Being the discerning lot that they are, Spectator Australia readers would have by now worked out that I am a social conservative and an economic dry, in the vein of my modern political heroes: Margaret Thatcher, Ronald Reagan, John Howard and Tony Abbott. Mr Abbott, granted, could be considered less of an economic dry for sure, but I venture to say that he and I share the same Catholicism of another of my heroes: George Cardinal Pell: standing four-square with the Magisterium of the Church and Catholic Orthodoxy.
In a piece back in May, I stated that I have not voted Liberal since 2016, having previously done so all my life, since in my view the Liberal Party no longer espouses the values which its founder and this country’s greatest prime minister, laid out. Menzies would be appalled at what his Liberal Party has become. It no longer advocates for the “forgotten class – the middle class who, properly regarded, represent the backbone of this country … taken for granted by each political party in turn”.
I am not alone. As Charles Pier reported in this Flat White piece recently, around 30% of Coalition voters are questioning whether the government deserves another term. We now have four or five new parties whose putative constituents would have once been natural Liberal/National voters. Of all of these alternatives, if I had to vote today, I just might choose the Liberal Democrats.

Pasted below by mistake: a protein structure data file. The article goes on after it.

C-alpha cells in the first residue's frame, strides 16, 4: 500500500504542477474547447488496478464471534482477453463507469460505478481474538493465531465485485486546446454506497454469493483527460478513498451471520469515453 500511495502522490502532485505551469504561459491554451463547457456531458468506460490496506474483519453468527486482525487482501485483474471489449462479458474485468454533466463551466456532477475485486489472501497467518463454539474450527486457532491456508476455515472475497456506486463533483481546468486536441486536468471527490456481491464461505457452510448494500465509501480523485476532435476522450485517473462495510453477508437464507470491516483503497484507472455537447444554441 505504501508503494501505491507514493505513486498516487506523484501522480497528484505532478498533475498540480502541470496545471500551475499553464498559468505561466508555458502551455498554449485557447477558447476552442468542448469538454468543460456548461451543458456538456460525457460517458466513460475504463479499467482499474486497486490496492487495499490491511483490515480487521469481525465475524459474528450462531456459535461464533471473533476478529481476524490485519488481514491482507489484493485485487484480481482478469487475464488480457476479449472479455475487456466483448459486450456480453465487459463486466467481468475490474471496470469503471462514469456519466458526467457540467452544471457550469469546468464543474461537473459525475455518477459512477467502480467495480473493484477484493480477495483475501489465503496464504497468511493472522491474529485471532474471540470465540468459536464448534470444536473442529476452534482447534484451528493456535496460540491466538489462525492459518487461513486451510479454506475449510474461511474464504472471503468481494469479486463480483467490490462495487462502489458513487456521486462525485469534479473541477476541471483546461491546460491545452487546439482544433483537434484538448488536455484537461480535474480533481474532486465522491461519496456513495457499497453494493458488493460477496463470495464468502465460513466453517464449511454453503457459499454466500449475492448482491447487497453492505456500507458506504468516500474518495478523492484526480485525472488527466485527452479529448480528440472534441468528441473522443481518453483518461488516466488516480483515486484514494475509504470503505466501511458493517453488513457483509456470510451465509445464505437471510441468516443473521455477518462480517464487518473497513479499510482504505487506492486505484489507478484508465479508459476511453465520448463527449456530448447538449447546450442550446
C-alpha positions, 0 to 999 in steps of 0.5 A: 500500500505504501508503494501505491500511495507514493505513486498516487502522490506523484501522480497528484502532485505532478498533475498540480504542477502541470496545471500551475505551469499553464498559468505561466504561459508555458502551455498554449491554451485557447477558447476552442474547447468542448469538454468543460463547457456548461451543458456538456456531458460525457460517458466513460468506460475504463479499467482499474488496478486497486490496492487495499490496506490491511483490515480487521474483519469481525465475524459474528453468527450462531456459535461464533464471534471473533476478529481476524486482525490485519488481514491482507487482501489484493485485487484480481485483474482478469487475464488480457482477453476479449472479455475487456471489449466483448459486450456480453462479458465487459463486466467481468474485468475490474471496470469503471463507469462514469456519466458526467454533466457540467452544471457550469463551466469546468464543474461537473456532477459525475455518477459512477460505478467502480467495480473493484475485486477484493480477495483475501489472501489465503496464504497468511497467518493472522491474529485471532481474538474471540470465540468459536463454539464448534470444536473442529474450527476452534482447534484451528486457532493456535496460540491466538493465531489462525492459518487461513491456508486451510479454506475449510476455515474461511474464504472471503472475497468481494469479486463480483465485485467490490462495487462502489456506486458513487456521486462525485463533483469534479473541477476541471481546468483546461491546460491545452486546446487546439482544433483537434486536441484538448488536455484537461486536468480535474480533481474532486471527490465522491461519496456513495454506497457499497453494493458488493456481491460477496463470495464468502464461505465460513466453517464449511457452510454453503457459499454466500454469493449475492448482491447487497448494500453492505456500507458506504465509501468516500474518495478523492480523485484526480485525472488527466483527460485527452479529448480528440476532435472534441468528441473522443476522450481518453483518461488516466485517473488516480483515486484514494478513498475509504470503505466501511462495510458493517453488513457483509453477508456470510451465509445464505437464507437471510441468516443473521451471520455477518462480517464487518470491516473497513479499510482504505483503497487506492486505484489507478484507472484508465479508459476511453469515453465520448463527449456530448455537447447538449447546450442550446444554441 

That statement might shock friends and acquaintances. Campbell Newman’s views on social issues are a mile away from mine. However, I will never compromise my opposition to abortion, euthanasia, gay “marriage” etc., thus excluding the possibility of any candidacy on my part. Yet, social conservatives are not excluded from membership of the Liberal Democrats, a bit like the ‘broad church’ John Howard wanted the Liberals to be. The Liberal Democrats do not support the woke LBGQIT+ agenda, either. Their position during the gay “marriage” debate was that government should be removed from marriage, bar recognising couples. I disagree with that position. But let’s not forget a significant minority of non-Catholics voted for B.A. Santamaria’s DLP. And how many people voted for Howard and Hawke even though they didn’t agree with them on everything, but were persuaded to do so because of their conviction to make Australia a better country?
To those who beg to differ, I say this.